On a two-hour boat tour beneath the cliffs with the Doolin Ferry Company, I struggle to snap photos of the pelagic birds as they furiously flap against the wind out of sight. Fortunately, the cliffs’ famous geological features, including Hag’s Head and the An Branán Mór sea stack, offer rock-solid poses for their “portraits.” Back on land, I am left in speechless wonder as I gaze out from cliffside trails toward Galway Bay and the Aran Islands, home to ancient forts and some of Ireland’s first monasteries.
But I am most impressed by the Burren, home to 1,000 of Ireland’s 1,300 plant species and breeding ground for more than 100 types of birds, which also include nesting Atlantic puffins, willow warblers and peregrine falcons.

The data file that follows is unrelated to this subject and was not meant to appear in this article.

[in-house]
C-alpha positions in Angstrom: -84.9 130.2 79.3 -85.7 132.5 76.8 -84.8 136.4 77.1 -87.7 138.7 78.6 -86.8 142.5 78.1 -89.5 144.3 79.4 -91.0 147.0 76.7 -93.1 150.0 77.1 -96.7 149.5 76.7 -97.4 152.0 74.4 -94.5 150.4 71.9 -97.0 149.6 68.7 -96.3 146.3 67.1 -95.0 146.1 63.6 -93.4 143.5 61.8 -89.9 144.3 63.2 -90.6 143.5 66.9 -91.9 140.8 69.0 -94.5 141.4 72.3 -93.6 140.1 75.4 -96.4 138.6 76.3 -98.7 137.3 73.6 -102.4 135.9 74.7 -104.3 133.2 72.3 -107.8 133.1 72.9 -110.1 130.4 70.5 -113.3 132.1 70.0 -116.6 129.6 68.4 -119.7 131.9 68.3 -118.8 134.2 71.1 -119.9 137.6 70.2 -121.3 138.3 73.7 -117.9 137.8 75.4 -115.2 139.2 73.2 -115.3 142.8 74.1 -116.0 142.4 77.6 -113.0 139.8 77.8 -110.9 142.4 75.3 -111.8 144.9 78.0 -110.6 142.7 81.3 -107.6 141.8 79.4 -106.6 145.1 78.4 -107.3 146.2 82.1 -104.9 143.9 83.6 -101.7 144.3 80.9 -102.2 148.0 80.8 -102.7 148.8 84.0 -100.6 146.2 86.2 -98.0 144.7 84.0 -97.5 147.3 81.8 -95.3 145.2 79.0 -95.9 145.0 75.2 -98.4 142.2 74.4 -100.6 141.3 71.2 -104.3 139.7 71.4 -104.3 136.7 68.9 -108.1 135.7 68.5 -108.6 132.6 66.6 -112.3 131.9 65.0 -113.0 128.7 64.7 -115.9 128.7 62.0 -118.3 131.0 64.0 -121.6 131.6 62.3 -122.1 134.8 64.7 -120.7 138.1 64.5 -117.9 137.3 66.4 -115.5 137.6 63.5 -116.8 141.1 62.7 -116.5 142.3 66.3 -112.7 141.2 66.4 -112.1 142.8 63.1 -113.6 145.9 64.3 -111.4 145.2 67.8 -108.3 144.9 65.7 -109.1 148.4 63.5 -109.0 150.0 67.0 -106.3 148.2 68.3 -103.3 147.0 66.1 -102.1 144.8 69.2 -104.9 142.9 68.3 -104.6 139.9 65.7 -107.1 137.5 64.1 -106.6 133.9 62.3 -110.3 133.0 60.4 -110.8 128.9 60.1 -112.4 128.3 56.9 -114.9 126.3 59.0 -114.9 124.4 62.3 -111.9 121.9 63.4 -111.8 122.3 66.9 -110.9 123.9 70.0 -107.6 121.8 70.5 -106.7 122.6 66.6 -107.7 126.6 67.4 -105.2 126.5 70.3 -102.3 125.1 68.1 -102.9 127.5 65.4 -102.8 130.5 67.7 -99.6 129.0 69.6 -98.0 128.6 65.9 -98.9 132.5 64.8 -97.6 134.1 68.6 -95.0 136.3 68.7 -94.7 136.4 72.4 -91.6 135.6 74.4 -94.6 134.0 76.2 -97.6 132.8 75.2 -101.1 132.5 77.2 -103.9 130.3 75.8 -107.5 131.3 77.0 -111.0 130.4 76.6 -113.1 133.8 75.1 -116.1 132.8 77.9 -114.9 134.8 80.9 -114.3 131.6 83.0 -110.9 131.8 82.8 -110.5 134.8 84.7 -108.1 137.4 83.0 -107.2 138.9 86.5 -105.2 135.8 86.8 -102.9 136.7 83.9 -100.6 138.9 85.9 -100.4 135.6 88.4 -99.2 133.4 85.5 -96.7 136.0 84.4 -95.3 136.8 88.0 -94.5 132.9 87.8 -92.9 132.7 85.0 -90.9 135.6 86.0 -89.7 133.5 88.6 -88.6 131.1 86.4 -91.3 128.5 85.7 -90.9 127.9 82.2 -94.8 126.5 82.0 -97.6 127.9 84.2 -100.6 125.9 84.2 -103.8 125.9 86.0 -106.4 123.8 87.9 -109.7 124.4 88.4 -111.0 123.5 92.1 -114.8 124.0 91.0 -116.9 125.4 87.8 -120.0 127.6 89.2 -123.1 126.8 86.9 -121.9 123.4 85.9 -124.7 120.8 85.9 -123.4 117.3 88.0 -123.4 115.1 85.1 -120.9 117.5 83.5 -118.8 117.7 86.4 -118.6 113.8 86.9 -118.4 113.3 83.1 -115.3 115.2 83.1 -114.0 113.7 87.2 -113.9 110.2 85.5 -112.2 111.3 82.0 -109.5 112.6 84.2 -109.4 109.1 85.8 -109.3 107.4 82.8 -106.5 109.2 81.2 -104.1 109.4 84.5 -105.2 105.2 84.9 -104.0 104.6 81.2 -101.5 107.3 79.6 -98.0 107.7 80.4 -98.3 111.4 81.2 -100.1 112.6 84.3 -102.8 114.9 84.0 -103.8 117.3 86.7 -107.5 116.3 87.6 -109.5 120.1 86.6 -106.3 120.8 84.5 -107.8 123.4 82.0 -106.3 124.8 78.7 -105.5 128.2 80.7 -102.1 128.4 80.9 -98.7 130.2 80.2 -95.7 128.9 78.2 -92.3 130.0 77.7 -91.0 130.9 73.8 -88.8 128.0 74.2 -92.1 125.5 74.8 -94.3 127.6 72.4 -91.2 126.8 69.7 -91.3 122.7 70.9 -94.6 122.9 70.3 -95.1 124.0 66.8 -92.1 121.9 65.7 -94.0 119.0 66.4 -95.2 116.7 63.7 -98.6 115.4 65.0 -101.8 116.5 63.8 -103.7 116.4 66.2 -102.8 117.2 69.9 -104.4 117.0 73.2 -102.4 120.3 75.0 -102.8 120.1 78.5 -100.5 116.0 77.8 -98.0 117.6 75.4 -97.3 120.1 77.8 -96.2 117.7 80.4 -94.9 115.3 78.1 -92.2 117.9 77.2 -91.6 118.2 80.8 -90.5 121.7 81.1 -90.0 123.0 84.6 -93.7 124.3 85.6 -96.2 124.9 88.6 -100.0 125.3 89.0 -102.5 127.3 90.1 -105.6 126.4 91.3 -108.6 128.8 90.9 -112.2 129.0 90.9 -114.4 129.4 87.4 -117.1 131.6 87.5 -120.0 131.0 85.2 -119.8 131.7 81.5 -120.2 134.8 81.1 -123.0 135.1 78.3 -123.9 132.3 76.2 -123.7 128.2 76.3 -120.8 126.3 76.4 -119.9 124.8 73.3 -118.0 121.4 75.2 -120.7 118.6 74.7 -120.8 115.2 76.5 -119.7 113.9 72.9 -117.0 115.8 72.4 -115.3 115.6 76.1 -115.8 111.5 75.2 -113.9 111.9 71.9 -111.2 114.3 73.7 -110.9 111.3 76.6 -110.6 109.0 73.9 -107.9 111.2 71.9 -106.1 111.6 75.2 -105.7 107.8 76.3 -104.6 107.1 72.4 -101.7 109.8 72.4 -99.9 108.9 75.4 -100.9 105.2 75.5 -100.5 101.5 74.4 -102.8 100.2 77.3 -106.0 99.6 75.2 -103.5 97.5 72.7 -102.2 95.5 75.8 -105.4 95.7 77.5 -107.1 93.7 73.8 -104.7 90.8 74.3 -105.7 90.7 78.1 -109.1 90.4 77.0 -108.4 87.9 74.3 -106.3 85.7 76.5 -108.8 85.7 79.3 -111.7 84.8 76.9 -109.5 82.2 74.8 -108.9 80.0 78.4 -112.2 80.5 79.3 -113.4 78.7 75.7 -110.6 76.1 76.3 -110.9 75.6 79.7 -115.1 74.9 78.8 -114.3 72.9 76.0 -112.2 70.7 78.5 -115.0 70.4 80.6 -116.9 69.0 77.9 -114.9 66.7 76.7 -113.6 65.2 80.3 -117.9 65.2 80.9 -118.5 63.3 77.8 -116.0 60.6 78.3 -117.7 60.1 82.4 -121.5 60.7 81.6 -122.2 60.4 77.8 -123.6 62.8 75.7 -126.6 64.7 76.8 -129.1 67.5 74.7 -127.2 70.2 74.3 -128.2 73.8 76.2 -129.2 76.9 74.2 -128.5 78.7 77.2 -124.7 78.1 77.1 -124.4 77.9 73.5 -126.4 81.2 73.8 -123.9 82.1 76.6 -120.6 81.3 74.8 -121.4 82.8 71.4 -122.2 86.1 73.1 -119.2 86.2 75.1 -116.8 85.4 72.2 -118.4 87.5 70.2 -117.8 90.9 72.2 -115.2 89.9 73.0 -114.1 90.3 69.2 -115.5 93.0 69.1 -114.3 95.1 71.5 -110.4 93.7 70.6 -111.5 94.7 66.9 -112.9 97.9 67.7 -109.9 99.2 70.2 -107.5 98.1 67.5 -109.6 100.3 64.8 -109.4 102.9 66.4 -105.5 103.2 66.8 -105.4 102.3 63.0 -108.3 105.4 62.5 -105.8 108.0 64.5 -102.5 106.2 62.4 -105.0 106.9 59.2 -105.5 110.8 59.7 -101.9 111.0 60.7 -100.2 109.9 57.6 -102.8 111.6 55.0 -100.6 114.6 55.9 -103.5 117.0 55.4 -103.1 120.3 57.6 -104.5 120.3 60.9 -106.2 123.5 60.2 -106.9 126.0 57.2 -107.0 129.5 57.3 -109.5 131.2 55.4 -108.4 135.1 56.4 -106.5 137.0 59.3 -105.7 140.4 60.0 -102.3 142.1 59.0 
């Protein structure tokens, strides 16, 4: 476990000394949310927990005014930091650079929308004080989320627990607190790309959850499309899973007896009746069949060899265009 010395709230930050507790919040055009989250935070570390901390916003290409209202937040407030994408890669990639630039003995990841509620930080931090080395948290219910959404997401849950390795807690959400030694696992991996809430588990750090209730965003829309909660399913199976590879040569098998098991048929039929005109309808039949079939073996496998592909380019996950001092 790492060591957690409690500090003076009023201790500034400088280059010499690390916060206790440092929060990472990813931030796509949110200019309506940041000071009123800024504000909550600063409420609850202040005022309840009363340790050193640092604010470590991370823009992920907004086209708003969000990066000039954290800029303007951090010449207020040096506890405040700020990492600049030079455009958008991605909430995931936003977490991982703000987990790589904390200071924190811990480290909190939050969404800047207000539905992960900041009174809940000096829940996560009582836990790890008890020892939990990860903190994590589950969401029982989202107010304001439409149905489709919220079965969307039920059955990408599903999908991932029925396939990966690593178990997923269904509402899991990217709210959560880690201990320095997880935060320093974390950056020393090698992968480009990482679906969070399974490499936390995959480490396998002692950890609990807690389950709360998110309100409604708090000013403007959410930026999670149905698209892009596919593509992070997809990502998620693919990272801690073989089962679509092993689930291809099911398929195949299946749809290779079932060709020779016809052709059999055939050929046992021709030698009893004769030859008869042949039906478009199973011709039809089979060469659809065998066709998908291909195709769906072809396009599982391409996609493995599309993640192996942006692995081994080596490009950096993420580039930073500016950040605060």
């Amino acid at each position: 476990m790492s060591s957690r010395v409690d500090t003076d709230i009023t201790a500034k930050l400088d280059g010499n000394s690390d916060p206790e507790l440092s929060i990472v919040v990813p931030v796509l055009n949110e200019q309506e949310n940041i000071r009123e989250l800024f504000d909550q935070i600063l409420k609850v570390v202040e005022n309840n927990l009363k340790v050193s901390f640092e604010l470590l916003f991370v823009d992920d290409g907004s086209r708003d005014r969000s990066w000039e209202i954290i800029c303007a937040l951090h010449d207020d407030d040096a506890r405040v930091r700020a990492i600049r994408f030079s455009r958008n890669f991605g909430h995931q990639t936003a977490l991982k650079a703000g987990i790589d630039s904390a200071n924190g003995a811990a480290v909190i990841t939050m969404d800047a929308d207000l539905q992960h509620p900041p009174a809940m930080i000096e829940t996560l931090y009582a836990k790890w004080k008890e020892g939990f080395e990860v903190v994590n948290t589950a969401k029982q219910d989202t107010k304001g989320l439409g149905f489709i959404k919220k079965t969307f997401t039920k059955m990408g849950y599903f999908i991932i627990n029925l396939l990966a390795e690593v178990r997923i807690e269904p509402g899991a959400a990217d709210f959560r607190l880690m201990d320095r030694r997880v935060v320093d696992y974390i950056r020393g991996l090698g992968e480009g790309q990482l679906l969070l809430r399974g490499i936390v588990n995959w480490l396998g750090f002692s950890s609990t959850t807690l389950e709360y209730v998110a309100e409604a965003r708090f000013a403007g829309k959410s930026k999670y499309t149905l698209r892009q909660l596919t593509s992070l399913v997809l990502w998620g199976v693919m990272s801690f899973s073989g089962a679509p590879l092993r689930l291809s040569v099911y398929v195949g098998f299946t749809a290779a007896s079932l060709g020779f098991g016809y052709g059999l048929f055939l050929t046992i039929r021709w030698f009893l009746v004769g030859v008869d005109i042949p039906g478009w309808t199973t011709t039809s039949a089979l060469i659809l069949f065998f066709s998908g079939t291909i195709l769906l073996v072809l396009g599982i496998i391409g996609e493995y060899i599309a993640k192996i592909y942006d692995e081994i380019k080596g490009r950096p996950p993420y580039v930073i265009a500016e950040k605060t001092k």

On a tour with Heart of Burren Walks, I discover that the Burren’s hiking conditions are every bit as diverse as its flora and fauna, with miles of trail traversing up ridges, through hazel forests and down to the sea. The tour company’s founder, Tony Kirby, begins each tour by reading a poem by William Butler Yeats. At the end of our two-hour excursion, he recites words by Séamus Heaney that still resonate with me. Standing beside an ancient burial site, Kirby reads “Postscript,” which was set along the nearby “flaggy shore” of County Clare. Like the Arctic mountain avens and dense-flowered orchids that bloom beside me, I now understand how this landscape and its people “catch the heart off guard and blow it open.”
– Written by Crai S. Bower